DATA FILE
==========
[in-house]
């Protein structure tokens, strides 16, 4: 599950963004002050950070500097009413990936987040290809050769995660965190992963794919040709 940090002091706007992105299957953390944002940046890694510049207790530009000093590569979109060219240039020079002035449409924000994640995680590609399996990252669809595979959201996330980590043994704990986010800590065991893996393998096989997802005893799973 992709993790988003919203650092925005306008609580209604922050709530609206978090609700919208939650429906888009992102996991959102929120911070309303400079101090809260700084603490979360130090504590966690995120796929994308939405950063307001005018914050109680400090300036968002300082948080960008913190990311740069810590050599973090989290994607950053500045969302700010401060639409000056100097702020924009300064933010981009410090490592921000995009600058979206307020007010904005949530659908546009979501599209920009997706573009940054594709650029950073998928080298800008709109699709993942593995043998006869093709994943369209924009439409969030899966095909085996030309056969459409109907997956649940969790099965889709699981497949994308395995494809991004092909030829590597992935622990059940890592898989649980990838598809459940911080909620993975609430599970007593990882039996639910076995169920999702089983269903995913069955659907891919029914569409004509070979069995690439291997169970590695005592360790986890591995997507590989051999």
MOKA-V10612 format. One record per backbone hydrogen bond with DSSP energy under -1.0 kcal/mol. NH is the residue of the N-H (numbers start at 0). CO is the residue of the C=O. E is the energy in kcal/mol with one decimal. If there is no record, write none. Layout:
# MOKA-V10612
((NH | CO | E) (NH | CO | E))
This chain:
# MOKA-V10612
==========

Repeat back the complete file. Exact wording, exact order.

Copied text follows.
[in-house]
């Protein structure tokens, strides 16, 4: 599950963004002050950070500097009413990936987040290809050769995660965190992963794919040709 940090002091706007992105299957953390944002940046890694510049207790530009000093590569979109060219240039020079002035449409924000994640995680590609399996990252669809595979959201996330980590043994704990986010800590065991893996393998096989997802005893799973 992709993790988003919203650092925005306008609580209604922050709530609206978090609700919208939650429906888009992102996991959102929120911070309303400079101090809260700084603490979360130090504590966690995120796929994308939405950063307001005018914050109680400090300036968002300082948080960008913190990311740069810590050599973090989290994607950053500045969302700010401060639409000056100097702020924009300064933010981009410090490592921000995009600058979206307020007010904005949530659908546009979501599209920009997706573009940054594709650029950073998928080298800008709109699709993942593995043998006869093709994943369209924009439409969030899966095909085996030309056969459409109907997956649940969790099965889709699981497949994308395995494809991004092909030829590597992935622990059940890592898989649980990838598809459940911080909620993975609430599970007593990882039996639910076995169920999702089983269903995913069955659907891919029914569409004509070979069995690439291997169970590695005592360790986890591995997507590989051999």
MOKA-V10612 format. One record per backbone hydrogen bond with DSSP energy under -1.0 kcal/mol. NH is the residue of the N-H (numbers start at 0). CO is the residue of the C=O. E is the energy in kcal/mol with one decimal. If there is no record, write none. Layout:
# MOKA-V10612
((NH | CO | E) (NH | CO | E))
This chain:
# MOKA-V10612